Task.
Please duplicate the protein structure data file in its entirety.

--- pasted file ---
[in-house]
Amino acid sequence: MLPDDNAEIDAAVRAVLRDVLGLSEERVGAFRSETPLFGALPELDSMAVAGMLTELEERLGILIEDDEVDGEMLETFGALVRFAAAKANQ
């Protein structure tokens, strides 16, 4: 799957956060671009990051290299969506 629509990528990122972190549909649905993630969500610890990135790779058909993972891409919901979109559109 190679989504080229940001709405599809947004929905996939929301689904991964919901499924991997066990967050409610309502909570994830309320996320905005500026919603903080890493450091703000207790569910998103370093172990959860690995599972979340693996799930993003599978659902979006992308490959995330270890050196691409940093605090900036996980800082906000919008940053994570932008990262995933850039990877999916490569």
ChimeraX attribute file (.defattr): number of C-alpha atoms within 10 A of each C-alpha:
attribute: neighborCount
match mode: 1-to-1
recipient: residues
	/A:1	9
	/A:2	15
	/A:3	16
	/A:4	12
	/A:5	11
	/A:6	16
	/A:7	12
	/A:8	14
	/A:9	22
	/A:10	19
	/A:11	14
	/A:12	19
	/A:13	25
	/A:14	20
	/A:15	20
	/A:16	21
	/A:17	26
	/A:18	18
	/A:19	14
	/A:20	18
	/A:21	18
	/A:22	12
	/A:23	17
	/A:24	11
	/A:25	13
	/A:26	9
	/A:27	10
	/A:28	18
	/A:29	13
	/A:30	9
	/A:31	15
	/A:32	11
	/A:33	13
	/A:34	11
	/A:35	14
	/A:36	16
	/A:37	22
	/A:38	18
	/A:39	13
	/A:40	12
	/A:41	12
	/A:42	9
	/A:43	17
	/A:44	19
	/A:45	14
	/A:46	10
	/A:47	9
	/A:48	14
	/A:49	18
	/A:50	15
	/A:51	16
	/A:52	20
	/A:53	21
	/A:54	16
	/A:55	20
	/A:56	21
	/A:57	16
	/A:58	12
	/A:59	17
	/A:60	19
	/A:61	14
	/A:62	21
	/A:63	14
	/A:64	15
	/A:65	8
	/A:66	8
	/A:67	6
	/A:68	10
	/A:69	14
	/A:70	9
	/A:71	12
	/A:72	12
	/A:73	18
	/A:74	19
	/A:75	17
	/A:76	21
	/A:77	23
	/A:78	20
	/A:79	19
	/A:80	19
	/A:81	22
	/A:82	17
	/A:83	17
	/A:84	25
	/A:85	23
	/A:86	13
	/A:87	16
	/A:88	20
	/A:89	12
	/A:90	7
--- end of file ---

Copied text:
[in-house]
Amino acid sequence: MLPDDNAEIDAAVRAVLRDVLGLSEERVGAFRSETPLFGALPELDSMAVAGMLTELEERLGILIEDDEVDGEMLETFGALVRFAAAKANQ
């Protein structure tokens, strides 16, 4: 799957956060671009990051290299969506 629509990528990122972190549909649905993630969500610890990135790779058909993972891409919901979109559109 190679989504080229940001709405599809947004929905996939929301689904991964919901499924991997066990967050409610309502909570994830309320996320905005500026919603903080890493450091703000207790569910998103370093172990959860690995599972979340693996799930993003599978659902979006992308490959995330270890050196691409940093605090900036996980800082906000919008940053994570932008990262995933850039990877999916490569």
ChimeraX attribute file (.defattr): number of C-alpha atoms within 10 A of each C-alpha:
attribute: neighborCount
match mode: 1-to-1
recipient: residues
	/A:1	9
	/A:2	15
	/A:3	16
	/A:4	12
	/A:5	11
	/A:6	16
	/A:7	12
	/A:8	14
	/A:9	22
	/A:10	19
	/A:11	14
	/A:12	19
	/A:13	25
	/A:14	20
	/A:15	20
	/A:16	21
	/A:17	26
	/A:18	18
	/A:19	14
	/A:20	18
	/A:21	18
	/A:22	12
	/A:23	17
	/A:24	11
	/A:25	13
	/A:26	9
	/A:27	10
	/A:28	18
	/A:29	13
	/A:30	9
	/A:31	15
	/A:32	11
	/A:33	13
	/A:34	11
	/A:35	14
	/A:36	16
	/A:37	22
	/A:38	18
	/A:39	13
	/A:40	12
	/A:41	12
	/A:42	9
	/A:43	17
	/A:44	19
	/A:45	14
	/A:46	10
	/A:47	9
	/A:48	14
	/A:49	18
	/A:50	15
	/A:51	16
	/A:52	20
	/A:53	21
	/A:54	16
	/A:55	20
	/A:56	21
	/A:57	16
	/A:58	12
	/A:59	17
	/A:60	19
	/A:61	14
	/A:62	21
	/A:63	14
	/A:64	15
	/A:65	8
	/A:66	8
	/A:67	6
	/A:68	10
	/A:69	14
	/A:70	9
	/A:71	12
	/A:72	12
	/A:73	18
	/A:74	19
	/A:75	17
	/A:76	21
	/A:77	23
	/A:78	20
	/A:79	19
	/A:80	19
	/A:81	22
	/A:82	17
	/A:83	17
	/A:84	25
	/A:85	23
	/A:86	13
	/A:87	16
	/A:88	20
	/A:89	12
	/A:90	7